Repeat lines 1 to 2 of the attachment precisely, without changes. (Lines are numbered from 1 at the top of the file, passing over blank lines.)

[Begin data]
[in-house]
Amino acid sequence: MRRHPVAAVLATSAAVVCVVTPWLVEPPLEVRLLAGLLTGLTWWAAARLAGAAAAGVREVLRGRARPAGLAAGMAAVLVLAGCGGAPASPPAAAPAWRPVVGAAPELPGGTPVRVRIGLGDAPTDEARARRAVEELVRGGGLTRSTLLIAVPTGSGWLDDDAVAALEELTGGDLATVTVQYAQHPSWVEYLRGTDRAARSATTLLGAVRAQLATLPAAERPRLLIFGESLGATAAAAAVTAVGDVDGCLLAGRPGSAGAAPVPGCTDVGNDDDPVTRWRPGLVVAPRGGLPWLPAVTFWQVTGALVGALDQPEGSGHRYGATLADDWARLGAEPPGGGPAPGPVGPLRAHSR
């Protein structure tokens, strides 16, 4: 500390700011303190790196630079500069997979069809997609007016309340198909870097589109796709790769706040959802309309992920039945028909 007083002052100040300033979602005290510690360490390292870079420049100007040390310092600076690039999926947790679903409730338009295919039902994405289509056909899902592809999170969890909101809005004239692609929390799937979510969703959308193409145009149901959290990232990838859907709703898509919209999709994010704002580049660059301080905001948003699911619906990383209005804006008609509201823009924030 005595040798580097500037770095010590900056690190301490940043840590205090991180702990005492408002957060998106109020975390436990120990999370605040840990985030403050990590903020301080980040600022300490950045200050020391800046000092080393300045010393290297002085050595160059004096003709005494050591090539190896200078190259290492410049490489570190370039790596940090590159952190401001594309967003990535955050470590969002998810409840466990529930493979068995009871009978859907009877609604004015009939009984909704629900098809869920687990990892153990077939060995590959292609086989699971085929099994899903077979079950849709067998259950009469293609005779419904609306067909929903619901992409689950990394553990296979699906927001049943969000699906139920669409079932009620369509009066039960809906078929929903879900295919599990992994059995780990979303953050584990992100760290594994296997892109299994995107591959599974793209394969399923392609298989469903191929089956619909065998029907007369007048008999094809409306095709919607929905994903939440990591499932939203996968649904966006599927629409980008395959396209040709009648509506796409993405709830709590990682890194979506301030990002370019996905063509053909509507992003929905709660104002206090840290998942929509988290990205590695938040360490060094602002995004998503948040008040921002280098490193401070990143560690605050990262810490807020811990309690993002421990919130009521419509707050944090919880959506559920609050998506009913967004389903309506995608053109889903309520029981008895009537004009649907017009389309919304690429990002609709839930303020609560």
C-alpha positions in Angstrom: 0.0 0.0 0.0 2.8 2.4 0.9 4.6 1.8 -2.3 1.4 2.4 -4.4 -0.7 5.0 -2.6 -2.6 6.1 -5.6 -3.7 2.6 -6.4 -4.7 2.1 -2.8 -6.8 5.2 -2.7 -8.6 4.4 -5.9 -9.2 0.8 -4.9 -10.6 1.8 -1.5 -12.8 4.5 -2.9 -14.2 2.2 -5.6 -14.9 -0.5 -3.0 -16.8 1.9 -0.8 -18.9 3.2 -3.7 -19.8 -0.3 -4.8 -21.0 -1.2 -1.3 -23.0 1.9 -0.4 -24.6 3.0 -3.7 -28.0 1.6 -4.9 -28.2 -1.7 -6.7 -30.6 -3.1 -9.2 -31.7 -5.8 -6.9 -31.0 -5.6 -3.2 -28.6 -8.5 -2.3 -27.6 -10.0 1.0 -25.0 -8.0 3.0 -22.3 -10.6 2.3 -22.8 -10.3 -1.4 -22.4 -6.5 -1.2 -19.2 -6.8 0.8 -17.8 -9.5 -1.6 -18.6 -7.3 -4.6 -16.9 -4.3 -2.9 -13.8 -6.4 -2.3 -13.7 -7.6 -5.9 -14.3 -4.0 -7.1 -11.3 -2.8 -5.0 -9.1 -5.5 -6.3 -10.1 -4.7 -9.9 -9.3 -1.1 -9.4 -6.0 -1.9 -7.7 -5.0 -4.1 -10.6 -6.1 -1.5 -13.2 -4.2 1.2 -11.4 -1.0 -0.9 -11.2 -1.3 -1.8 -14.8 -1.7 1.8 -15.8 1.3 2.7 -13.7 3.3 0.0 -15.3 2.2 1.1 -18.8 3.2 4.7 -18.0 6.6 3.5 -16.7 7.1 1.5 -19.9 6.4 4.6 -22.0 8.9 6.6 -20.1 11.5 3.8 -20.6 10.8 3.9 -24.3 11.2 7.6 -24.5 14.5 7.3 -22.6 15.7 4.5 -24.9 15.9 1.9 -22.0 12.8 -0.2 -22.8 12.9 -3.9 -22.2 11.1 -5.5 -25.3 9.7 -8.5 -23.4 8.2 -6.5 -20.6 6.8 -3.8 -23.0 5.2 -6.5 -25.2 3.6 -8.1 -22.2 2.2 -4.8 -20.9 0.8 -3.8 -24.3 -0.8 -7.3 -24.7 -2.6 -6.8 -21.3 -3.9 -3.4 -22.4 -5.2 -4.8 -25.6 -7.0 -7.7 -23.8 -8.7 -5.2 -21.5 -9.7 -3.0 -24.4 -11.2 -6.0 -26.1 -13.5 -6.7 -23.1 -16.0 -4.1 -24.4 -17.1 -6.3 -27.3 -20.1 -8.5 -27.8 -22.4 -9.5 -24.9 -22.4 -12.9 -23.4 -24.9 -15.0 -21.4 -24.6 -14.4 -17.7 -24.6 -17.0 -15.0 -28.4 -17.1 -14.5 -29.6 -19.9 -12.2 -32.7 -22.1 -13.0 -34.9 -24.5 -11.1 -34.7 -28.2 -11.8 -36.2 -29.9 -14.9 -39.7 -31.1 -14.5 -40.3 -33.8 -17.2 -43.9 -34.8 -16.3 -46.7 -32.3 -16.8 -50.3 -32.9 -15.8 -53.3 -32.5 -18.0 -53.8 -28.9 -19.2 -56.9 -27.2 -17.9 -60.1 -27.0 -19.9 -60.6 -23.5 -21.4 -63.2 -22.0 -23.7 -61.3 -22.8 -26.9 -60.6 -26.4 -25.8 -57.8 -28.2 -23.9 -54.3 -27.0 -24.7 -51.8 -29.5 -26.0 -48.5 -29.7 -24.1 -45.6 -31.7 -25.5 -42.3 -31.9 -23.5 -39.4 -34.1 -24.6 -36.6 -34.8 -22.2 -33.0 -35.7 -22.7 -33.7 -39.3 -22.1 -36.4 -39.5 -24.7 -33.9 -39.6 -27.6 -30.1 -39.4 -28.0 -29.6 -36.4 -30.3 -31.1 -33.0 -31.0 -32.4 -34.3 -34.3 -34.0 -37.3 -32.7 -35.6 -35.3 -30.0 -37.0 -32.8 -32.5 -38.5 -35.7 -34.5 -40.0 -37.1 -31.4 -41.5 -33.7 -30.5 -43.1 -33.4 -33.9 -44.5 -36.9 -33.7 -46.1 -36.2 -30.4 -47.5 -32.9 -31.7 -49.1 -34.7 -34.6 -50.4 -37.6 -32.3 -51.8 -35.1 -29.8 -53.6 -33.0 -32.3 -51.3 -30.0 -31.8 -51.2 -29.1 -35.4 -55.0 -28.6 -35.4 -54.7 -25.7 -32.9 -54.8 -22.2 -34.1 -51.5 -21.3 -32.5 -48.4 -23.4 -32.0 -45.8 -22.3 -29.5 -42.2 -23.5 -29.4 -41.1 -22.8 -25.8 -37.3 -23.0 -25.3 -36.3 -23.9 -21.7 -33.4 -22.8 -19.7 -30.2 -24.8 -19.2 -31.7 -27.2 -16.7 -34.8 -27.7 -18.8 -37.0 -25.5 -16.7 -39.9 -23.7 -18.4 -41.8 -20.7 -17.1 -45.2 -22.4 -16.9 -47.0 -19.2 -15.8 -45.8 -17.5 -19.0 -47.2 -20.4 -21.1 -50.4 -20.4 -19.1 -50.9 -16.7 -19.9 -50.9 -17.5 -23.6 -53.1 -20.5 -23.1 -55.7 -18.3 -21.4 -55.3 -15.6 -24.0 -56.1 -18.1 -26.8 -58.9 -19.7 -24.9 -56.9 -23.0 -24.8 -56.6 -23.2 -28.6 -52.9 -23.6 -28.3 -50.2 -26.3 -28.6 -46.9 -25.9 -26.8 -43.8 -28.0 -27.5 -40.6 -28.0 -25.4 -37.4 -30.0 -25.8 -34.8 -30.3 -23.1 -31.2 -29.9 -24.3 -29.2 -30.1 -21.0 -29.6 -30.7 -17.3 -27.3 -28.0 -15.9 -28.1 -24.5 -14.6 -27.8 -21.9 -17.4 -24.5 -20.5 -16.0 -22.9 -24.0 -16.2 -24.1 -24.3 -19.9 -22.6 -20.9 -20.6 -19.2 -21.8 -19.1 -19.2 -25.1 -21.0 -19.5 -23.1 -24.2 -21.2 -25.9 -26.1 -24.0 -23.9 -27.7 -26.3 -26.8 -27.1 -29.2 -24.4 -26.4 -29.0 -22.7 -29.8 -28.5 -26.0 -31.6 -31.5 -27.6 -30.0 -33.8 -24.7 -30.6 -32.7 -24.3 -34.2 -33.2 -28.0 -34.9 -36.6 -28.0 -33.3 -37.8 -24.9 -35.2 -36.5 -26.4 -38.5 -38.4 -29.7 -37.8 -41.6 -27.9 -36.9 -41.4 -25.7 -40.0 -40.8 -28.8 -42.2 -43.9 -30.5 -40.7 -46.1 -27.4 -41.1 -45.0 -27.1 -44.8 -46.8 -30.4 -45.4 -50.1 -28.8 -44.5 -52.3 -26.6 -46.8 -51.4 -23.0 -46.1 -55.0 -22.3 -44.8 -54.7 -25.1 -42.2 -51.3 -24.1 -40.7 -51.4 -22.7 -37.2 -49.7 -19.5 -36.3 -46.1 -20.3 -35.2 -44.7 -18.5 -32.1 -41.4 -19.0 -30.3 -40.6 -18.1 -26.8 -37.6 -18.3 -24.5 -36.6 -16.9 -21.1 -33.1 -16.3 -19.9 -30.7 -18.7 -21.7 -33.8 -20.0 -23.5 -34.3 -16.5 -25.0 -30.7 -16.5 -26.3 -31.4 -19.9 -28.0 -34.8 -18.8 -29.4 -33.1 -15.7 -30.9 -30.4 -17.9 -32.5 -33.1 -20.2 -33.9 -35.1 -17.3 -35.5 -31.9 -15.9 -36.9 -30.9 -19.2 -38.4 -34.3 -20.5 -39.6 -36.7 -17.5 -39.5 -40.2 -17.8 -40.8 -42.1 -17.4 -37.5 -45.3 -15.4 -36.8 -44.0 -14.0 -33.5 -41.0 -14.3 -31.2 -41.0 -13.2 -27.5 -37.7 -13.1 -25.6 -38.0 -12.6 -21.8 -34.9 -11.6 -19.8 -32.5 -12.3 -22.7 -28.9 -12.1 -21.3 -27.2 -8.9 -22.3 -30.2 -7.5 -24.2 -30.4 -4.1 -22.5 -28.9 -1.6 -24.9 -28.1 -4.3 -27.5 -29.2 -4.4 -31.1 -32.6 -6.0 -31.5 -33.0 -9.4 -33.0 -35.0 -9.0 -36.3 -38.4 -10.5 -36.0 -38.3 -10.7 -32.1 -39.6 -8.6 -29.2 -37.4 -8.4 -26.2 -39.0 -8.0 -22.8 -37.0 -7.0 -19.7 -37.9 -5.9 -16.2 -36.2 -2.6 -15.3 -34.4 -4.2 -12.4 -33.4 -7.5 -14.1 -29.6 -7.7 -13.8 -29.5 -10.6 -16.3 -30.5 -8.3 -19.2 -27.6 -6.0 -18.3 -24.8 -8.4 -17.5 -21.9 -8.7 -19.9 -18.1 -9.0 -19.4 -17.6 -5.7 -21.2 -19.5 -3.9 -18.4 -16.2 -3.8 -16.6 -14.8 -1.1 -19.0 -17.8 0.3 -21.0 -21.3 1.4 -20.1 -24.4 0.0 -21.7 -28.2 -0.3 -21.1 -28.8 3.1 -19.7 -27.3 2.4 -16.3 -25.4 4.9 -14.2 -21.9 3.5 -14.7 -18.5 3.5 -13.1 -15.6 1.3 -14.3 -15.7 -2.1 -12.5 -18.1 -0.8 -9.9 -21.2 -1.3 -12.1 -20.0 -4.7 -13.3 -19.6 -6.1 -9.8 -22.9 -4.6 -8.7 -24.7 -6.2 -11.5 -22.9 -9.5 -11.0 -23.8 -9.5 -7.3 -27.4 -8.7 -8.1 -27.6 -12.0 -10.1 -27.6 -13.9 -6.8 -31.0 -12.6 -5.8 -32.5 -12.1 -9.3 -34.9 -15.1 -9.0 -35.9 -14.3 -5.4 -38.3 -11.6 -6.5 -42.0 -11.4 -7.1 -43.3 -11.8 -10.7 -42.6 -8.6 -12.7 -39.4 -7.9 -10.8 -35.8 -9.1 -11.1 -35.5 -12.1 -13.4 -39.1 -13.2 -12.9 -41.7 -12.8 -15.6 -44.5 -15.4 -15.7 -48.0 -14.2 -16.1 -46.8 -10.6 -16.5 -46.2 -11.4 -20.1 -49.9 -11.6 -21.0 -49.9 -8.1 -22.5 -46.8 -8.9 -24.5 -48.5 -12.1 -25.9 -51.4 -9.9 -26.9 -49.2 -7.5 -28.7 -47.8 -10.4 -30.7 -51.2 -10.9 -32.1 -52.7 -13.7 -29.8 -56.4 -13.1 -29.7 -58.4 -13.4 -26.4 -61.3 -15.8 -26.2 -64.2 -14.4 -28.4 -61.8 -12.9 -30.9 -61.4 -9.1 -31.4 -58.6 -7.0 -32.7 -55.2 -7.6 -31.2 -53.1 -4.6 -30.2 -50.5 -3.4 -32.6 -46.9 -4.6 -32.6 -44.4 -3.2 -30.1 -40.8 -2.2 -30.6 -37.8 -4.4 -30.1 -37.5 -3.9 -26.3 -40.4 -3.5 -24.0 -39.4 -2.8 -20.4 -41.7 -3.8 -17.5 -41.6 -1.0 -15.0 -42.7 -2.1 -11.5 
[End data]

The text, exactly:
[in-house]
Amino acid sequence: MRRHPVAAVLATSAAVVCVVTPWLVEPPLEVRLLAGLLTGLTWWAAARLAGAAAAGVREVLRGRARPAGLAAGMAAVLVLAGCGGAPASPPAAAPAWRPVVGAAPELPGGTPVRVRIGLGDAPTDEARARRAVEELVRGGGLTRSTLLIAVPTGSGWLDDDAVAALEELTGGDLATVTVQYAQHPSWVEYLRGTDRAARSATTLLGAVRAQLATLPAAERPRLLIFGESLGATAAAAAVTAVGDVDGCLLAGRPGSAGAAPVPGCTDVGNDDDPVTRWRPGLVVAPRGGLPWLPAVTFWQVTGALVGALDQPEGSGHRYGATLADDWARLGAEPPGGGPAPGPVGPLRAHSR